Wild side of trade and health
Monday, November 4, 2013
: 2:30 p.m. - 2:50 p.m.
More than 60% of known human pathogens are zoonotic, and the majority of recent emerging infectious diseases have originated from wildlife reservoirs. The global wildlife trade (legal and illegal) is one major source for infectious disease emergence through enhanced human-animal contact and pathogen pollution opportunities. However, to date national and international trade regulations addressing animal and human health have largely focused on risks from domestic species, and the limited trade regulations in place surrounding public health risks of wildlife importation have mainly been instituted reactively. For example, the 2003 introduction of Monkeypox into the U.S. through the legal pet trade and subsequent infection in humans led to the CDC's ban of African rodent imports into the country. The public health risks have not been adequately assessed for most wild species entering the U.S., and there is no overall national authority governing comprehensive wildlife trade regulations. International regulations impacting trade (e.g. CITES and OIE) similarly do not sufficiently include provisions around zoonotic diseases from wildlife. At the same time, prohibitive trade restrictions on the international movement of biological specimens may impede timely identification of an infectious agent and effectiveness of outbreak response and control measures. Here we present a summary of the scale of the growing international wildlife trade and relevant trade policies affecting public health. We identify best practices for the public health community's engagement with trade policy stakeholders to drive risk mitigation and prevention opportunities around zoonotic disease risk from the wildlife trade.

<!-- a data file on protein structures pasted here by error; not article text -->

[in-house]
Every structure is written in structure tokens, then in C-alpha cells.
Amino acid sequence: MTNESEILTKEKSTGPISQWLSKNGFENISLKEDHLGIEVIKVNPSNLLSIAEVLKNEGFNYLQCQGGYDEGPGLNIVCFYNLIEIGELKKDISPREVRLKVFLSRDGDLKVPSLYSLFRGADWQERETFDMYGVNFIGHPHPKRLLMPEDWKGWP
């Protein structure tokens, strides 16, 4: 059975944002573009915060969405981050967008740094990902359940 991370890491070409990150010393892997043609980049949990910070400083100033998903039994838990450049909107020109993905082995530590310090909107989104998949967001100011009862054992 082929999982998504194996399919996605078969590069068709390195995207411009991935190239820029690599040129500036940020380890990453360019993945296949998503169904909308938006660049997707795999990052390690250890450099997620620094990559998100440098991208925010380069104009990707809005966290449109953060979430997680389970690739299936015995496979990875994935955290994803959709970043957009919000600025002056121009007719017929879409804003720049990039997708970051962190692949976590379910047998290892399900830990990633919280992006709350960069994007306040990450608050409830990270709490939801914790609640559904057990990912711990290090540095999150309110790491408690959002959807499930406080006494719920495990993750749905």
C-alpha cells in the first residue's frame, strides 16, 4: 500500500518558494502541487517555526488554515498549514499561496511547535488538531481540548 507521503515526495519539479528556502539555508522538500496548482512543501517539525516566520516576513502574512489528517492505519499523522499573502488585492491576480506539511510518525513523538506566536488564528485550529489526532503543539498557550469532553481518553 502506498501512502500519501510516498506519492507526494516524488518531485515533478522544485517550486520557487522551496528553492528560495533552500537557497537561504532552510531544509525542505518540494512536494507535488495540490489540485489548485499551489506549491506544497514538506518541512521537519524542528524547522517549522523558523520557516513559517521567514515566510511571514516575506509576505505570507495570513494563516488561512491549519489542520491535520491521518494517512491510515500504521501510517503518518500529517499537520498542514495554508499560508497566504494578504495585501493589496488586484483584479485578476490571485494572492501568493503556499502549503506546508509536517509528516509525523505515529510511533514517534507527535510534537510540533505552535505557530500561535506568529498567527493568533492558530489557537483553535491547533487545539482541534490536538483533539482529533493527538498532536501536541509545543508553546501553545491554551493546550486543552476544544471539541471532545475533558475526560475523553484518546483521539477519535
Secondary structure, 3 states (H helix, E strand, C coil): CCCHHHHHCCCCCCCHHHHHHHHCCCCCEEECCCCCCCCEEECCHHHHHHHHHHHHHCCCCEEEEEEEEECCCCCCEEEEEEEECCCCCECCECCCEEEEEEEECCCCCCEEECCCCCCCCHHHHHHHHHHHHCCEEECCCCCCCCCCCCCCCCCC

Conduct evaluation related to programs, research, and other areas of practice
Protection of the public in relation to communicable diseases including prevention or control
Public health or related public policy
Discuss the current health regulations around wildlife importation.
Evaluate the gaps in trade policies and the resulting risk to public health.
Identify opportunities for the public health community to inform risk mitigation and prevention of disease spread through the wildlife trade.
Keyword(s): Public Health Policy, Zoonoses
Presenting author's disclosure statement:
Qualified on the content I am responsible for because: I am a public health professional with background and experience in health policy, zoonotic disease emergence and spread, and wildlife health. My co-authors and I lead disease surveillance of imported wildlife and analyze disease risks from internationally traded species. My co-authors and I have also published multiple peer-reviewed publications on the disease control implications of international policies, and are actively engaged with multiple international policy organizations that regulate trade.
Any relevant financial relationships? No
I agree to comply with the American Public Health Association Conflict of Interest and Commercial Support Guidelines,
and to disclose to the participants any off-label or experimental uses of a commercial product or service discussed
in my presentation.